This past July, threats began to flood 27-year-old photographer Yumna Al-Arashi’s inbox. “They threatened rape, death, all of it,” she explains, on a break from packing for her move from Los Angeles to Beirut this month. “They all came from men, and I thought, ‘Okay, that’s enough of you trying to control my identity and my body to the point of threatening to rape me,’” she continues. This tenacity is typical of the artist, whose images boldly foreground the diversity and power of women and are upending homogenizing stereotypes experienced across the globe.
The emails came in response to several news articles focused on Al-Arashi’s series “Northern Yemen,” which shows hijab-draped women against the stunning desert landscapes of her family’s home country. Across the photos, her subjects resemble superheroes or towering statues of immortal and all-powerful goddesses, their hijabs billowing mightily in the wind. “There’s this prevalent idea of a woman who is covering her hair or her body as totally oppressed, and that’s never a viewpoint I’ve agreed with,” explains Al-Arashi, who is Muslim and grew up in Washington, D.C. “My whole life I’ve been surrounded by Muslim women who cover themselves, and they’re such badasses and have such incredible depth—as much as any of the uncovered women I’ve met. As a Muslim woman, you’re often boxed into a single identity. I wanted to shift that stereotype.”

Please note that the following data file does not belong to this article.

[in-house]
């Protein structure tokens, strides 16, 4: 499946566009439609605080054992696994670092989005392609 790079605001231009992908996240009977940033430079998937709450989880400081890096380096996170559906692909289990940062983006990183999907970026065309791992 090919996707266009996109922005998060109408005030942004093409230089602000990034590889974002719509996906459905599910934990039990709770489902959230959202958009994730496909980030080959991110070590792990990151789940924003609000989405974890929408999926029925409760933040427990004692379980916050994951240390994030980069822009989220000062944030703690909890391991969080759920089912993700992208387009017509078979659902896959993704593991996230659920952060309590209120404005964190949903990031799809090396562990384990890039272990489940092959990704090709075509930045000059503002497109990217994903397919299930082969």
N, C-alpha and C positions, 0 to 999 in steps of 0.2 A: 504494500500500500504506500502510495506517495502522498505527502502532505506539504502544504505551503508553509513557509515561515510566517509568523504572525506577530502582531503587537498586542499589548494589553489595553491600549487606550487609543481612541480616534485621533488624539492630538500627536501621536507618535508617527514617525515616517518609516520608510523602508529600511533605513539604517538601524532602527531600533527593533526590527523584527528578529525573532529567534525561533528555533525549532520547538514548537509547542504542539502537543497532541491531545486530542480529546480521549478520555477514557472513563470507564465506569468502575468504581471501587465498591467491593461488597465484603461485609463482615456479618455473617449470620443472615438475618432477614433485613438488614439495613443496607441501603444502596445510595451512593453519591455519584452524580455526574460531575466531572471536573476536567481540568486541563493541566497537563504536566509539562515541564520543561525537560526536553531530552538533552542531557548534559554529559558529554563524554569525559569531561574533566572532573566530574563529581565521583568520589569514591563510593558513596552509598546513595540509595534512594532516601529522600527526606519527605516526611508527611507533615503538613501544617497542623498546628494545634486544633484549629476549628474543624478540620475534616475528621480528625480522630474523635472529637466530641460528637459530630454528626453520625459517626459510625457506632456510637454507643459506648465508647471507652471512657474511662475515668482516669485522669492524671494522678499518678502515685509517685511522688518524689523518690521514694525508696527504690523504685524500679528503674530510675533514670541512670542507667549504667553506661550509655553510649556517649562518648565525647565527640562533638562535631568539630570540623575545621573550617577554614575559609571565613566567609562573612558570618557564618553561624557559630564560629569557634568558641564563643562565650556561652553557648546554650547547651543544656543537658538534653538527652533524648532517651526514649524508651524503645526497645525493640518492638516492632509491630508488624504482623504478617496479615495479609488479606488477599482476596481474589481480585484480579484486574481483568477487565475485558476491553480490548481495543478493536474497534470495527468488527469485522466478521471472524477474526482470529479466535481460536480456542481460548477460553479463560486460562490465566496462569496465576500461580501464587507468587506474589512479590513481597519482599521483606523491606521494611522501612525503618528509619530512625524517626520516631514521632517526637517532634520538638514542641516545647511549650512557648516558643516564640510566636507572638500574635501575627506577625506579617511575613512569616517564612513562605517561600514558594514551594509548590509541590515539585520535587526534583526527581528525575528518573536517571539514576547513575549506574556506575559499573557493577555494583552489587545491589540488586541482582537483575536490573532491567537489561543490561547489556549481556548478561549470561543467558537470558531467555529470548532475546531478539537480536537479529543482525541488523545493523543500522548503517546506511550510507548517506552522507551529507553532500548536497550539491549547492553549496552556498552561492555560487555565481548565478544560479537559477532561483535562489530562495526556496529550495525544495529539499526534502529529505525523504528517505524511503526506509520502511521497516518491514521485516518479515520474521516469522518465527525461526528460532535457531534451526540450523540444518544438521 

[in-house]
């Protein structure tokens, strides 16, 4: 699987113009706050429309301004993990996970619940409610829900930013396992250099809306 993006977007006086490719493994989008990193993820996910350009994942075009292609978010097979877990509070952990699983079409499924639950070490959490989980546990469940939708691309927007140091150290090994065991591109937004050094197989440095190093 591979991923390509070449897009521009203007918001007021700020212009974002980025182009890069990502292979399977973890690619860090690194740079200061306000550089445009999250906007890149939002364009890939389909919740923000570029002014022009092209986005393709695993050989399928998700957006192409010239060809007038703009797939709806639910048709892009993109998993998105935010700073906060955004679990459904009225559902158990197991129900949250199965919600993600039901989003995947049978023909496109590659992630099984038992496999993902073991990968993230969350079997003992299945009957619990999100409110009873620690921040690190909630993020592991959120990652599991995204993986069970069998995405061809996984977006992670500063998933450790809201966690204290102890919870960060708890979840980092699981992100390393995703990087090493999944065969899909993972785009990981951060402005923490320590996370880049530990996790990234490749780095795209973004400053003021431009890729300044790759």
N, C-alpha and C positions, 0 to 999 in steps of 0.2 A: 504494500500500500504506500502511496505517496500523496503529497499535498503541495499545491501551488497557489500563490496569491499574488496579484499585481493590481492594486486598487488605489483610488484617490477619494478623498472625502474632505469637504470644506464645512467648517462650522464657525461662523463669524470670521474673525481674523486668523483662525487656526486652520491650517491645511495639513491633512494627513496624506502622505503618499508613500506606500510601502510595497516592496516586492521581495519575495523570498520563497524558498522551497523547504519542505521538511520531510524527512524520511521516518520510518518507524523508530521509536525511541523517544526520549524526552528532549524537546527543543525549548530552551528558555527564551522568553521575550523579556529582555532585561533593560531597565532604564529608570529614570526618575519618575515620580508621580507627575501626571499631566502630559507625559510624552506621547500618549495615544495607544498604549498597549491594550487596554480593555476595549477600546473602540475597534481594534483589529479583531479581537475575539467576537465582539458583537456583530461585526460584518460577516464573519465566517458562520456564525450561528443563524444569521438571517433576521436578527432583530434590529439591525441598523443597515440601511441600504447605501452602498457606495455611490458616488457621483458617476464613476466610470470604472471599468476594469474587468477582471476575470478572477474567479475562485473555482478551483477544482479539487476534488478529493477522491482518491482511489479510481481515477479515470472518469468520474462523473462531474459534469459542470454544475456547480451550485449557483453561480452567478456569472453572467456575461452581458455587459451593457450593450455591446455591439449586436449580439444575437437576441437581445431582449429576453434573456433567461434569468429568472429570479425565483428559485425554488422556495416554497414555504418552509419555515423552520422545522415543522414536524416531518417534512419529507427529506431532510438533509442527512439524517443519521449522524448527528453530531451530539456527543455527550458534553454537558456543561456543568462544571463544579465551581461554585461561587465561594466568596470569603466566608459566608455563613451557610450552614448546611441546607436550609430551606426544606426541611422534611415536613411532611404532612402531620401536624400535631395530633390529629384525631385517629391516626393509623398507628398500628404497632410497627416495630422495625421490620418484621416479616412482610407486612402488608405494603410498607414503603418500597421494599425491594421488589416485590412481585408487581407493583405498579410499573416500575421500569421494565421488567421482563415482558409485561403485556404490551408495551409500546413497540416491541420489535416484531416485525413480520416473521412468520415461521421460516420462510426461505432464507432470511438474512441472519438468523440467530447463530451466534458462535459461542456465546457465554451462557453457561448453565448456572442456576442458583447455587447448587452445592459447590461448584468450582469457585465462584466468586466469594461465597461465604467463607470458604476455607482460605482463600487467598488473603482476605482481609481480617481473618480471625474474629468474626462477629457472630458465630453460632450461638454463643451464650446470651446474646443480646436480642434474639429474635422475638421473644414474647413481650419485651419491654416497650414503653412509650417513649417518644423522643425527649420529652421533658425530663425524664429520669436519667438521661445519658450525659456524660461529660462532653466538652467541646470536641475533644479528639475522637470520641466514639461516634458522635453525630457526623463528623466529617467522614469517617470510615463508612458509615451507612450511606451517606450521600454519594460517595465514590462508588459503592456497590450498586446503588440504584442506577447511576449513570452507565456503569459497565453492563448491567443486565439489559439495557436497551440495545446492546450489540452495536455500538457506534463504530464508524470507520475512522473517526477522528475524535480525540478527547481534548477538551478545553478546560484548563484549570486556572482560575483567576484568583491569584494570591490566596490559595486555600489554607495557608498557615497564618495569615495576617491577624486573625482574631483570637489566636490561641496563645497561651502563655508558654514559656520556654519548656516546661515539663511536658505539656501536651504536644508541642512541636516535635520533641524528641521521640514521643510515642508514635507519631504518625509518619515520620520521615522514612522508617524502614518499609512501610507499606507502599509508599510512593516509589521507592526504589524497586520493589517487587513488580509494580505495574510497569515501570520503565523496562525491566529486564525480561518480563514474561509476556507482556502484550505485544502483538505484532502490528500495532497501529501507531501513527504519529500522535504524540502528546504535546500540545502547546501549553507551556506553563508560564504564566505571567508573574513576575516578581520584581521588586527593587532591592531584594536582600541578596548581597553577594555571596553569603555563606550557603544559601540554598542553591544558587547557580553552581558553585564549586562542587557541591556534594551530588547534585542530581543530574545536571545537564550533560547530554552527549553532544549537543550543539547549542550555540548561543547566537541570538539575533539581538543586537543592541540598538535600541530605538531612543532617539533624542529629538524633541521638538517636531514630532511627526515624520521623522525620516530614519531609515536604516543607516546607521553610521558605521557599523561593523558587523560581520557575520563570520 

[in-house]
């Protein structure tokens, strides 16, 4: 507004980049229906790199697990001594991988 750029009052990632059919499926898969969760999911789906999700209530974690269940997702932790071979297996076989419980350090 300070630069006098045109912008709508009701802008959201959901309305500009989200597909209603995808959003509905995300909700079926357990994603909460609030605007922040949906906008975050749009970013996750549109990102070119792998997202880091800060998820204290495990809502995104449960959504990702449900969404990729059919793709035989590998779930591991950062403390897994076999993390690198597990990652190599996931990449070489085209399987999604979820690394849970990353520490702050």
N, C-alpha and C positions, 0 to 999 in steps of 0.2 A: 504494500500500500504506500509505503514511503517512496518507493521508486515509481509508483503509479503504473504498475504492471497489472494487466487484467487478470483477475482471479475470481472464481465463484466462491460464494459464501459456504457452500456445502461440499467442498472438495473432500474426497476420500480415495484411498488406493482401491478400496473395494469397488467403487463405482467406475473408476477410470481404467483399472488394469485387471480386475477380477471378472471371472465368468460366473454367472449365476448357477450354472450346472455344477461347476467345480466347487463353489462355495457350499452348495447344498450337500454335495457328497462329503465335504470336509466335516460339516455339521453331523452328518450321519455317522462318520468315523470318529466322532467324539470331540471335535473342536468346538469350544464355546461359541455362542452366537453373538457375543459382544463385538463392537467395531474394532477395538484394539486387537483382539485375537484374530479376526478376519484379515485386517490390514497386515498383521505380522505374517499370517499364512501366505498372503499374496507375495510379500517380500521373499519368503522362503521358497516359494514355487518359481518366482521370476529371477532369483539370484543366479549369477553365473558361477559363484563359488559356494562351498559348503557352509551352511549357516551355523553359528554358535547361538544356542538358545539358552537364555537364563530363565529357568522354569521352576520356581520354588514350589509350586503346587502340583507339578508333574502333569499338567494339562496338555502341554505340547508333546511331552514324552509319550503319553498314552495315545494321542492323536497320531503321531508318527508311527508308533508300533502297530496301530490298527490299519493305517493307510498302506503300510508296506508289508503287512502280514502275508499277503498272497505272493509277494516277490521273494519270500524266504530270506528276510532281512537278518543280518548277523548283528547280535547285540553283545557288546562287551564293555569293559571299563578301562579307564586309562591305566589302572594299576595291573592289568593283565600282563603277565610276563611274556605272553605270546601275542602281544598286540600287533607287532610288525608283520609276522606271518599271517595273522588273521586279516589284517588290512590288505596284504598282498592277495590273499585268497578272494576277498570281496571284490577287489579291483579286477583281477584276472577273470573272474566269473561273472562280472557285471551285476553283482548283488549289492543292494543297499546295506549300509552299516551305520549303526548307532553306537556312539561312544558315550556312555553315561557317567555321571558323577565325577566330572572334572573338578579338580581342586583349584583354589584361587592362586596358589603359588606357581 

Al-Arashi wrapped “Northern Yemen” in 2014. At the time, she pitched the images to numerous publications and received a slew of declines in response. “It’s so funny, they’re the same publications that are now covering the project three years later,” she says. “They were originally confused or just uninterested by what I was trying to say, but now they’re going nuts about it. I guess it’s just about timing, and what’s going on culturally at a given moment.”